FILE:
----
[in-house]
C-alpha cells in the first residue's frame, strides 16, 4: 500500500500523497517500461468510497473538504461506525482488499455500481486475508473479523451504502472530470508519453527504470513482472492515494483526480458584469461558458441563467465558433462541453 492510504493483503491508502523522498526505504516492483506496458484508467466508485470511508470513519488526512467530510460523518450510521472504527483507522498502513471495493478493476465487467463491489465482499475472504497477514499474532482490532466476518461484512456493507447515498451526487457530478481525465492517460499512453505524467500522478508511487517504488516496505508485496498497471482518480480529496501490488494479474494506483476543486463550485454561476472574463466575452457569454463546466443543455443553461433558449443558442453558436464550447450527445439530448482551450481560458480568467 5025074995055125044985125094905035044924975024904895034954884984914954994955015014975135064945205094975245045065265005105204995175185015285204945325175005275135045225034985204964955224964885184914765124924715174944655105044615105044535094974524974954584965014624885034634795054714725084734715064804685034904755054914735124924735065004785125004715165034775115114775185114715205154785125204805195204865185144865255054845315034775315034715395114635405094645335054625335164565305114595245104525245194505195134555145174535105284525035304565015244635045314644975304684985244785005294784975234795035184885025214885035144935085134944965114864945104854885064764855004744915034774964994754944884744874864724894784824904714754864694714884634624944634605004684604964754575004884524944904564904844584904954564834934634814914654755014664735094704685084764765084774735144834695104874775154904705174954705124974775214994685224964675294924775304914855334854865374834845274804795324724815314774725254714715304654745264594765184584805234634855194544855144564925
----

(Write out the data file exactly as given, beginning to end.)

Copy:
[in-house]
C-alpha cells in the first residue's frame, strides 16, 4: 500500500500523497517500461468510497473538504461506525482488499455500481486475508473479523451504502472530470508519453527504470513482472492515494483526480458584469461558458441563467465558433462541453 492510504493483503491508502523522498526505504516492483506496458484508467466508485470511508470513519488526512467530510460523518450510521472504527483507522498502513471495493478493476465487467463491489465482499475472504497477514499474532482490532466476518461484512456493507447515498451526487457530478481525465492517460499512453505524467500522478508511487517504488516496505508485496498497471482518480480529496501490488494479474494506483476543486463550485454561476472574463466575452457569454463546466443543455443553461433558449443558442453558436464550447450527445439530448482551450481560458480568467 5025074995055125044985125094905035044924975024904895034954884984914954994955015014975135064945205094975245045065265005105204995175185015285204945325175005275135045225034985204964955224964885184914765124924715174944655105044615105044535094974524974954584965014624885034634795054714725084734715064804685034904755054914735124924735065004785125004715165034775115114775185114715205154785125204805195204865185144865255054845315034775315034715395114635405094645335054625335164565305114595245104525245194505195134555145174535105284525035304565015244635045314644975304684985244785005294784975234795035184885025214885035144935085134944965114864945104854885064764855004744915034774964994754944884744874864724894784824904714754864694714884634624944634605004684604964754575004884524944904564904844584904954564834934634814914654755014664735094704685084764765084774735144834695104874775154904705174954705124974775214994685224964675294924775304914855334854865374834845274804795324724815314774725254714715304654745264594765184584805234634855194544855144564925